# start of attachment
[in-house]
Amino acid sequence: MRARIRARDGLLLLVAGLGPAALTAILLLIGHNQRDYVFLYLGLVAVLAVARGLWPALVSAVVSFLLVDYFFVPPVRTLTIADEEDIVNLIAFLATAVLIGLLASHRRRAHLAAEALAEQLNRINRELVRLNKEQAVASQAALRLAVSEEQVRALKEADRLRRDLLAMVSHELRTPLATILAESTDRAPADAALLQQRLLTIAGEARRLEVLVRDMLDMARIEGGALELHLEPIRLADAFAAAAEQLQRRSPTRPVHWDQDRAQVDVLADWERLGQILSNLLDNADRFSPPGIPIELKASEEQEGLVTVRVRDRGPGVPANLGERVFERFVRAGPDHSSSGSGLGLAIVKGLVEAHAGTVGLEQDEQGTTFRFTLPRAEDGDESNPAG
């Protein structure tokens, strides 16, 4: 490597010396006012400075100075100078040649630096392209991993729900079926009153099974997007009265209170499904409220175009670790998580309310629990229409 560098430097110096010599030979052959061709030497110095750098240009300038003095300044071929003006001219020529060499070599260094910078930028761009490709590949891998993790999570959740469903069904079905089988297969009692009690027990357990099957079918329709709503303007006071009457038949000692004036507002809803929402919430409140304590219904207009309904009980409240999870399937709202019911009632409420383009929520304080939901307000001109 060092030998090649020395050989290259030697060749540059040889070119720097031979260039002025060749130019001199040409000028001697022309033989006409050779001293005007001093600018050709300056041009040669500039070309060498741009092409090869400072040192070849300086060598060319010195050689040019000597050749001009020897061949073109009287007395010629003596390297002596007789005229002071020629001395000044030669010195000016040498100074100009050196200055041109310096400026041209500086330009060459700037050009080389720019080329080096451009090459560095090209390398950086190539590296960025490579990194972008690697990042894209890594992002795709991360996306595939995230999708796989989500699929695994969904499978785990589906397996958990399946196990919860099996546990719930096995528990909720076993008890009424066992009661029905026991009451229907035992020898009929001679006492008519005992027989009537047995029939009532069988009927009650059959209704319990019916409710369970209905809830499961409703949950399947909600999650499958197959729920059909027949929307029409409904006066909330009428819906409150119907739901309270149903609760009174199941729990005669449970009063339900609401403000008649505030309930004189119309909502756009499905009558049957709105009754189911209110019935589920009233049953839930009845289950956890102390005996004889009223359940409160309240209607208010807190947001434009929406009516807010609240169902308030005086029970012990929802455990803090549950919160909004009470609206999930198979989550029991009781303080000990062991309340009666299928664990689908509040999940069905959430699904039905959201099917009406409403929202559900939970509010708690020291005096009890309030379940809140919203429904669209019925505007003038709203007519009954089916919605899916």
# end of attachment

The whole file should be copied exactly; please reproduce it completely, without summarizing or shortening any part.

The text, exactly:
[in-house]
Amino acid sequence: MRARIRARDGLLLLVAGLGPAALTAILLLIGHNQRDYVFLYLGLVAVLAVARGLWPALVSAVVSFLLVDYFFVPPVRTLTIADEEDIVNLIAFLATAVLIGLLASHRRRAHLAAEALAEQLNRINRELVRLNKEQAVASQAALRLAVSEEQVRALKEADRLRRDLLAMVSHELRTPLATILAESTDRAPADAALLQQRLLTIAGEARRLEVLVRDMLDMARIEGGALELHLEPIRLADAFAAAAEQLQRRSPTRPVHWDQDRAQVDVLADWERLGQILSNLLDNADRFSPPGIPIELKASEEQEGLVTVRVRDRGPGVPANLGERVFERFVRAGPDHSSSGSGLGLAIVKGLVEAHAGTVGLEQDEQGTTFRFTLPRAEDGDESNPAG
């Protein structure tokens, strides 16, 4: 490597010396006012400075100075100078040649630096392209991993729900079926009153099974997007009265209170499904409220175009670790998580309310629990229409 560098430097110096010599030979052959061709030497110095750098240009300038003095300044071929003006001219020529060499070599260094910078930028761009490709590949891998993790999570959740469903069904079905089988297969009692009690027990357990099957079918329709709503303007006071009457038949000692004036507002809803929402919430409140304590219904207009309904009980409240999870399937709202019911009632409420383009929520304080939901307000001109 060092030998090649020395050989290259030697060749540059040889070119720097031979260039002025060749130019001199040409000028001697022309033989006409050779001293005007001093600018050709300056041009040669500039070309060498741009092409090869400072040192070849300086060598060319010195050689040019000597050749001009020897061949073109009287007395010629003596390297002596007789005229002071020629001395000044030669010195000016040498100074100009050196200055041109310096400026041209500086330009060459700037050009080389720019080329080096451009090459560095090209390398950086190539590296960025490579990194972008690697990042894209890594992002795709991360996306595939995230999708796989989500699929695994969904499978785990589906397996958990399946196990919860099996546990719930096995528990909720076993008890009424066992009661029905026991009451229907035992020898009929001679006492008519005992027989009537047995029939009532069988009927009650059959209704319990019916409710369970209905809830499961409703949950399947909600999650499958197959729920059909027949929307029409409904006066909330009428819906409150119907739901309270149903609760009174199941729990005669449970009063339900609401403000008649505030309930004189119309909502756009499905009558049957709105009754189911209110019935589920009233049953839930009845289950956890102390005996004889009223359940409160309240209607208010807190947001434009929406009516807010609240169902308030005086029970012990929802455990803090549950919160909004009470609206999930198979989550029991009781303080000990062991309340009666299928664990689908509040999940069905959430699904039905959201099917009406409403929202559900939970509010708690020291005096009890309030379940809140919203429904669209019925505007003038709203007519009954089916919605899916």